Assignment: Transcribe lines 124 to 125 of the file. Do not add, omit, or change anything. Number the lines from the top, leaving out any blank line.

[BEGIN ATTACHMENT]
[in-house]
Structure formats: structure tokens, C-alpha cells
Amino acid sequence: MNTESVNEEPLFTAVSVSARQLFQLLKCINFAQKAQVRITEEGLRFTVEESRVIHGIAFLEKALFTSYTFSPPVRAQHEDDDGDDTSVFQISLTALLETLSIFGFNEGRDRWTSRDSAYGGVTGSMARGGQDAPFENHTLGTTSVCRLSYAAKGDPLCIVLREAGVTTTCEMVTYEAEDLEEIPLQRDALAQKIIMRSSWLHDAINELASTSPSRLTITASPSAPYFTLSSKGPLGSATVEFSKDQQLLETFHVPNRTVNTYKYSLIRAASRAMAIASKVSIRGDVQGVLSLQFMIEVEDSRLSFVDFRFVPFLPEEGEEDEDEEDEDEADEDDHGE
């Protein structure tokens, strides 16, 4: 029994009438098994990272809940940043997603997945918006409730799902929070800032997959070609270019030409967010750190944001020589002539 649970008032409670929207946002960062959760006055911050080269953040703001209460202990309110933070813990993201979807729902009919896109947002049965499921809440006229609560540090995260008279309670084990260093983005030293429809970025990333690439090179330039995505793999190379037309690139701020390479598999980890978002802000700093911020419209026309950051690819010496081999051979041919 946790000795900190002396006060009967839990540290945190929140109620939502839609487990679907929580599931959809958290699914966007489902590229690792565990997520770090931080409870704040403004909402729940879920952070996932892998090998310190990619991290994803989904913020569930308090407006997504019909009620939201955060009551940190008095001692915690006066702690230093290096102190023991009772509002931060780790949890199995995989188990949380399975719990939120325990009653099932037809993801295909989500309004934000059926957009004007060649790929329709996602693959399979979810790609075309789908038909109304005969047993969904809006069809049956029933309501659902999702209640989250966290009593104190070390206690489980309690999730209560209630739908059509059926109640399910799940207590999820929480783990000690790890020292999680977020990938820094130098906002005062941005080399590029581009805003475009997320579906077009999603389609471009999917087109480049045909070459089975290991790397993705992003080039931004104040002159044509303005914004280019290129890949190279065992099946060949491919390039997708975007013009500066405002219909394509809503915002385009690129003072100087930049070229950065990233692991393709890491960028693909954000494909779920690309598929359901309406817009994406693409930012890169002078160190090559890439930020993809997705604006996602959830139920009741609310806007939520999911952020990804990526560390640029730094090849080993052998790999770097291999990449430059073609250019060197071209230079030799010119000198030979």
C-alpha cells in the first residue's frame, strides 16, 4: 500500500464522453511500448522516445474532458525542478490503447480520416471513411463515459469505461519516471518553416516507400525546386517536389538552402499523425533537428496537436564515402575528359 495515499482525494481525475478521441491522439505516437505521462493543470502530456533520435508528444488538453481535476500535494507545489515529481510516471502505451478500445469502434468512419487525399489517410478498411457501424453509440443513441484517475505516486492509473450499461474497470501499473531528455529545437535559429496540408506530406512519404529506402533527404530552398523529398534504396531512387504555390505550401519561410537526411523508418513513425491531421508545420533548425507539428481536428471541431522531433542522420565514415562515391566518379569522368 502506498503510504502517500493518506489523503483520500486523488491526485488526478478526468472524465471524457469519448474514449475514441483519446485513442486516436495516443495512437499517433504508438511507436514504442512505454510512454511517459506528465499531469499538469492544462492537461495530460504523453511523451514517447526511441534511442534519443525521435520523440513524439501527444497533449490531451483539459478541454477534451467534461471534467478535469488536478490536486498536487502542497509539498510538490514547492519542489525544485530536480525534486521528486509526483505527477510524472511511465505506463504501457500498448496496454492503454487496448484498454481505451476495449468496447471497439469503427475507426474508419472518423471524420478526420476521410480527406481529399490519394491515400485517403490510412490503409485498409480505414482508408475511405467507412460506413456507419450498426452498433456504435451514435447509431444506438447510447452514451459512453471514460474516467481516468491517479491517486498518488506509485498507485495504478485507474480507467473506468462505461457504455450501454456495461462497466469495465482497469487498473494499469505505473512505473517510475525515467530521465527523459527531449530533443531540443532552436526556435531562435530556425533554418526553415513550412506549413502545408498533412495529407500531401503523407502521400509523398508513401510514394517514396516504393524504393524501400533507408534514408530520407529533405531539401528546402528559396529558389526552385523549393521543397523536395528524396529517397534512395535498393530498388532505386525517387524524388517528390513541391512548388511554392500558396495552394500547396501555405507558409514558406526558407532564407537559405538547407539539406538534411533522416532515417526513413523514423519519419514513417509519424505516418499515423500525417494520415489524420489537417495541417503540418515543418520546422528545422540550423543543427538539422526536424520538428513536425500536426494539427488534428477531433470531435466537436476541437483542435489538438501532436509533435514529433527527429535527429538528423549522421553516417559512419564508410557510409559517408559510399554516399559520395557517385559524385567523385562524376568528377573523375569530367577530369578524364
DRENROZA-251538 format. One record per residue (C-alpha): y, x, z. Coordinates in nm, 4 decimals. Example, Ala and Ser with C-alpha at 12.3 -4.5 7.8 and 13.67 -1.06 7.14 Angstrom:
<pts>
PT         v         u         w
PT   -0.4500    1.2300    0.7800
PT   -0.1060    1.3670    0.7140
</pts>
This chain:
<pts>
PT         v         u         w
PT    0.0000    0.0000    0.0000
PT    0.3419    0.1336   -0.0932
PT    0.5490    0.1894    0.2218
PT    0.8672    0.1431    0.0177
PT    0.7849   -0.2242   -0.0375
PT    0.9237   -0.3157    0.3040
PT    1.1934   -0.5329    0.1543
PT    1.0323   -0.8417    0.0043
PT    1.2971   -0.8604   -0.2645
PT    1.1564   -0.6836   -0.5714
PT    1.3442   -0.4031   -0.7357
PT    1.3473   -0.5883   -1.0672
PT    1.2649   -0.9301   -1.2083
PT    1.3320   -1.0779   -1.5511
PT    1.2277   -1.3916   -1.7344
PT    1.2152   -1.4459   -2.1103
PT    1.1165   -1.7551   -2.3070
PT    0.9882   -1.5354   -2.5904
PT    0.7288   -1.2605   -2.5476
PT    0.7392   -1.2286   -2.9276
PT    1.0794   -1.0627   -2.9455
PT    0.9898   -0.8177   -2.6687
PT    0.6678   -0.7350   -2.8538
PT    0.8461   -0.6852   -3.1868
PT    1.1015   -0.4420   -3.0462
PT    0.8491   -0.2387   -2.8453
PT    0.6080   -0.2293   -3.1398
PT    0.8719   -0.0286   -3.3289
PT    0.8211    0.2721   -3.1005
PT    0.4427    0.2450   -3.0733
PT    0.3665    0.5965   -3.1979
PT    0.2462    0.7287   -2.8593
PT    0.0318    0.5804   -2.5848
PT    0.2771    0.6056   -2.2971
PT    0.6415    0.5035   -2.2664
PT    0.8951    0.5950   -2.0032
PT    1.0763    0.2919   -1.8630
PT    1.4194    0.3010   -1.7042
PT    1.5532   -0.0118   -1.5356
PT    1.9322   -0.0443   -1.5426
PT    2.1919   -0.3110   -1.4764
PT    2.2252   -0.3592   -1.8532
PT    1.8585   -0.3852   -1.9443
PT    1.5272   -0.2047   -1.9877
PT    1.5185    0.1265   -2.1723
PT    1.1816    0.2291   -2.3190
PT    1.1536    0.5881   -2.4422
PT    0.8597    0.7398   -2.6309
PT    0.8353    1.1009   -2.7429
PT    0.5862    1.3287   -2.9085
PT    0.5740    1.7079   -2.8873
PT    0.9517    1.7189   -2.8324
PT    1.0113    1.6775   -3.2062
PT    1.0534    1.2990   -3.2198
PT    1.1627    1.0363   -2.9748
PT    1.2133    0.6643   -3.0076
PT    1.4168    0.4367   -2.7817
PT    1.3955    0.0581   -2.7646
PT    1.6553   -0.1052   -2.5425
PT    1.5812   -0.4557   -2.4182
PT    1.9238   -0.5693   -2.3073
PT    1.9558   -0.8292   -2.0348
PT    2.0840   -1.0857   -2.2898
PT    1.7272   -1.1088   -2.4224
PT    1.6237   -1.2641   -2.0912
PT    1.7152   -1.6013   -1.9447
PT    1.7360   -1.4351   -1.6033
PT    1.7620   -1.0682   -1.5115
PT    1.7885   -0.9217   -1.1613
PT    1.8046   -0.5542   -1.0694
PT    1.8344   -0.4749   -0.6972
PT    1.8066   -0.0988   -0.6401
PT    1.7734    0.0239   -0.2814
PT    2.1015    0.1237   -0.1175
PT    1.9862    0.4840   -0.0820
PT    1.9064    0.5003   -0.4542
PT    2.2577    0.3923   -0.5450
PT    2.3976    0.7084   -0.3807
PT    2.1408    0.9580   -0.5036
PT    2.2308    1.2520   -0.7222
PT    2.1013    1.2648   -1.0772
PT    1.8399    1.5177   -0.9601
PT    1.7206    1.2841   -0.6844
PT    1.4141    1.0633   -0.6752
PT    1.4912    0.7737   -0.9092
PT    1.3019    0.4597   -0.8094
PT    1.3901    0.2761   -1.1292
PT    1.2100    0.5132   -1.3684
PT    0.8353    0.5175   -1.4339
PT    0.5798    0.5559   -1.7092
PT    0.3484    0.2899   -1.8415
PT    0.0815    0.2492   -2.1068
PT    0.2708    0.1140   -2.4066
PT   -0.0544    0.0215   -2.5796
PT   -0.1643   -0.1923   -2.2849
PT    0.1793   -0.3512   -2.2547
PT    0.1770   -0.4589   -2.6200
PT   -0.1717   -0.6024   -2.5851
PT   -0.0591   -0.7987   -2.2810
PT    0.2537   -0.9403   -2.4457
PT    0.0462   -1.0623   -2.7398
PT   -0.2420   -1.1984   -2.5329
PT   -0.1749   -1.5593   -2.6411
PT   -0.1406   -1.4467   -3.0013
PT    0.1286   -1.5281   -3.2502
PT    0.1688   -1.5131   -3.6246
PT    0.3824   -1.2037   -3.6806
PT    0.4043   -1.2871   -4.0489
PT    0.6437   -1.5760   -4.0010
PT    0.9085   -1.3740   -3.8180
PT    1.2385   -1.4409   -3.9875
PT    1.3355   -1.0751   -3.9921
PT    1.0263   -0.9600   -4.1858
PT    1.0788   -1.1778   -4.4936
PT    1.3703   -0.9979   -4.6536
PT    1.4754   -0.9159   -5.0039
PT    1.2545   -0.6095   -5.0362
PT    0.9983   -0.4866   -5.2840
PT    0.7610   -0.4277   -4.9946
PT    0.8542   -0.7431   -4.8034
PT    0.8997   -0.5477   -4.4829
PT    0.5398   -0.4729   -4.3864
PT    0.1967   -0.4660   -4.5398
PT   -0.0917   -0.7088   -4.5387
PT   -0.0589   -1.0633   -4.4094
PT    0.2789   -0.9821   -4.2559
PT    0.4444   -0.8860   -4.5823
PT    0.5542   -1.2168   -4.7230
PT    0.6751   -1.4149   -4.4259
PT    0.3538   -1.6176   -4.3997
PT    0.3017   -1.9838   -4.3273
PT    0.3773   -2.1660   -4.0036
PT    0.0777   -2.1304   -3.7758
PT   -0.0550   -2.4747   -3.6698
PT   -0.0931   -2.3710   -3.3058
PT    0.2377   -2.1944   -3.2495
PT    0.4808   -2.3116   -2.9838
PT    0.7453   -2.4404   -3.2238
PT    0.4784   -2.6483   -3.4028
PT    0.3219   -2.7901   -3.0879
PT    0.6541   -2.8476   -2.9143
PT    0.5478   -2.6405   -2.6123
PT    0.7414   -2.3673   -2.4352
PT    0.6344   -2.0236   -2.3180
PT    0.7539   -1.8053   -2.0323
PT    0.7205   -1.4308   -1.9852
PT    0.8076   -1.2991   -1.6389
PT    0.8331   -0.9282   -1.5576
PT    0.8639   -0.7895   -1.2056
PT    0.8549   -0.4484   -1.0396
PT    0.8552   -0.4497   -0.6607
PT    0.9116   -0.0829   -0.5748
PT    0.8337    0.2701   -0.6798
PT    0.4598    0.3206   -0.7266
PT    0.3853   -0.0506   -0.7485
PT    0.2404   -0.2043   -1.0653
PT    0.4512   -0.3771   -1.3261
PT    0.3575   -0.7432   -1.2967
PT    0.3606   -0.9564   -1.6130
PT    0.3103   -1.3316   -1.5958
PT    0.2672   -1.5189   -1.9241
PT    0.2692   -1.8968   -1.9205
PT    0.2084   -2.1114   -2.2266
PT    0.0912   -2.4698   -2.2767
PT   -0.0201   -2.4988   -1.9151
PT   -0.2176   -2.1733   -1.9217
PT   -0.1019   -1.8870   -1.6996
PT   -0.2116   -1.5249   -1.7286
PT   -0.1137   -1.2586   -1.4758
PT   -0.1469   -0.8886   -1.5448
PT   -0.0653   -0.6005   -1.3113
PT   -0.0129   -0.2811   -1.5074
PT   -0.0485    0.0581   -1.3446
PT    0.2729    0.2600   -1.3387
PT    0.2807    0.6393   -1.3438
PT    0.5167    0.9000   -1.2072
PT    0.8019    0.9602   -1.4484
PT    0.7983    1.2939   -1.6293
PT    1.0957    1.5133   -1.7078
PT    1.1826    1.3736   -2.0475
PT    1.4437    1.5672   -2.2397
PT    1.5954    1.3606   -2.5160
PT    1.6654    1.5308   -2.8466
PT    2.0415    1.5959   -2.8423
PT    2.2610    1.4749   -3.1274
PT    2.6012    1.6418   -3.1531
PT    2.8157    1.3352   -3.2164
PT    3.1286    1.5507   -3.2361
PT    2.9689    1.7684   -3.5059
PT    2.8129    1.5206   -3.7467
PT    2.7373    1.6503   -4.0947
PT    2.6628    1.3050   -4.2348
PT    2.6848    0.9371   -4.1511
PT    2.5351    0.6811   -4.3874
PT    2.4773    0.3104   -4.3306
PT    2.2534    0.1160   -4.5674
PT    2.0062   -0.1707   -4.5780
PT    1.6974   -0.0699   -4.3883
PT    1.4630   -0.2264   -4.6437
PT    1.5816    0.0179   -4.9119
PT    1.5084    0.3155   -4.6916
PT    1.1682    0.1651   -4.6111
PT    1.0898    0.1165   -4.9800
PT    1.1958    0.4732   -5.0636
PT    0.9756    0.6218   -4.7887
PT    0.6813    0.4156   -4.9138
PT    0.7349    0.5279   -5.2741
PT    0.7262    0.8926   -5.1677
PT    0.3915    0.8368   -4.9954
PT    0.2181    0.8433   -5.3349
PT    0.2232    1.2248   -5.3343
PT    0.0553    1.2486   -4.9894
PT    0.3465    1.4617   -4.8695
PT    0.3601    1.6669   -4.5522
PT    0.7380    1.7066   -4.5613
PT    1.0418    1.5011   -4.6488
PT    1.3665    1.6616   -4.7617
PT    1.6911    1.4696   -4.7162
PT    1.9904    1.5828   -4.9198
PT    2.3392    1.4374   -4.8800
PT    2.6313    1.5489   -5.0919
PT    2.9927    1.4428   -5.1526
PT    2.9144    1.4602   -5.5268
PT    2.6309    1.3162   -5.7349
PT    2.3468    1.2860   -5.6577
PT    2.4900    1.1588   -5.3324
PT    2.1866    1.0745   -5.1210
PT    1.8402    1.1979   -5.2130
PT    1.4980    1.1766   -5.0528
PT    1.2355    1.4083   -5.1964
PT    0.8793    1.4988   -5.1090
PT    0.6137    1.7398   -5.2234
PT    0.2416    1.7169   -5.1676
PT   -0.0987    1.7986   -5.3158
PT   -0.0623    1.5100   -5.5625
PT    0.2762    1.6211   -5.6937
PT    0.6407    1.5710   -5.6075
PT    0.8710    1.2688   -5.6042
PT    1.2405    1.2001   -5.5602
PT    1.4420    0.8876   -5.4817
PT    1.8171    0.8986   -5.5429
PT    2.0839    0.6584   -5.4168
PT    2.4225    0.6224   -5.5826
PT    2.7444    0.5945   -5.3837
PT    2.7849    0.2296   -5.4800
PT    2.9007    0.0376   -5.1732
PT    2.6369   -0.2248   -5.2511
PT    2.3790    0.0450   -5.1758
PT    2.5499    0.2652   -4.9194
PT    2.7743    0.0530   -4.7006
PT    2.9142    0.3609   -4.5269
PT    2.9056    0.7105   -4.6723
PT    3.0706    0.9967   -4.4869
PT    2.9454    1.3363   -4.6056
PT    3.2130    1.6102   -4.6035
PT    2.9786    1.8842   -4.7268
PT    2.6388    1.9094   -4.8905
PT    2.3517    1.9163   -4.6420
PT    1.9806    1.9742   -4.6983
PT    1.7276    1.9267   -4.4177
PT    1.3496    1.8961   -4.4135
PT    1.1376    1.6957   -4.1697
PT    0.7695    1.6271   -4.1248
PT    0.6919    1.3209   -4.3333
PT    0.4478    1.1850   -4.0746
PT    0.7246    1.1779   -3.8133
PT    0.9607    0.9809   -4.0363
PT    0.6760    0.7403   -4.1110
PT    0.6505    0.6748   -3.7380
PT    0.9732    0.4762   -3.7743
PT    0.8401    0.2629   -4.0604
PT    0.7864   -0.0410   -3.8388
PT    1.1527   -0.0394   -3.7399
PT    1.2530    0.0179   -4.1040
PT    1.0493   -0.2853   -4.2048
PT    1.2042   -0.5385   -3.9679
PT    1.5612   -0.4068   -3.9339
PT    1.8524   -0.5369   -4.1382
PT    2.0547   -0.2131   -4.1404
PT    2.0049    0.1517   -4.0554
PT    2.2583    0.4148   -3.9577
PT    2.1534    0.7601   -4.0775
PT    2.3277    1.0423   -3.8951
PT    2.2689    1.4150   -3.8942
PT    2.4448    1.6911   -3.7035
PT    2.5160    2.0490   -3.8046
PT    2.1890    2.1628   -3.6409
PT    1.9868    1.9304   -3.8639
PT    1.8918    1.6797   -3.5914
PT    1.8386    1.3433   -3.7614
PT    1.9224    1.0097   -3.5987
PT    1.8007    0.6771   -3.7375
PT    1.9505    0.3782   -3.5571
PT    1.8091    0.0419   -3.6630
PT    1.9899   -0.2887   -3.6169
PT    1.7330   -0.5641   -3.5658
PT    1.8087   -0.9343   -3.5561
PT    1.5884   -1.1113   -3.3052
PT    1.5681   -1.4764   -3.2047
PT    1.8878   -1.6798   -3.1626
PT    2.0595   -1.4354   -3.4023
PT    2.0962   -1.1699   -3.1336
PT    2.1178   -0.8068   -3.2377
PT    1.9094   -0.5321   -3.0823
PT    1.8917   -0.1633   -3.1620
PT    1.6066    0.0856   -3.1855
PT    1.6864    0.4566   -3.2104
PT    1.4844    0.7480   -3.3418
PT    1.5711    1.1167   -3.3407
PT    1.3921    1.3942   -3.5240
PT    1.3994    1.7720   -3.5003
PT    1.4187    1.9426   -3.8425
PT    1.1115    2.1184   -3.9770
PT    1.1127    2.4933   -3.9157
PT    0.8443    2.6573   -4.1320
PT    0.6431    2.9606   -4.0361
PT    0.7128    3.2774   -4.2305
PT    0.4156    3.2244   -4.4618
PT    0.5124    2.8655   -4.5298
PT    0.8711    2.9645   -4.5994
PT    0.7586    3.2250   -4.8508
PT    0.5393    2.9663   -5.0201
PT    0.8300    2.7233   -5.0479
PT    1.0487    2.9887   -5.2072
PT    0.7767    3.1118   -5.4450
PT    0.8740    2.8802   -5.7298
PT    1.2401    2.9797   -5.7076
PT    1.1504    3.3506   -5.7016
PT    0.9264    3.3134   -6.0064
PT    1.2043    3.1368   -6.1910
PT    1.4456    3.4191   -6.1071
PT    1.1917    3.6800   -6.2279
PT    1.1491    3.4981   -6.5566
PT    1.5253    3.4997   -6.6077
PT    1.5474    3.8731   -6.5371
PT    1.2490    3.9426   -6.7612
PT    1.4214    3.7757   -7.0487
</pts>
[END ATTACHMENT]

PT    0.9085   -1.3740   -3.8180
PT    1.2385   -1.4409   -3.9875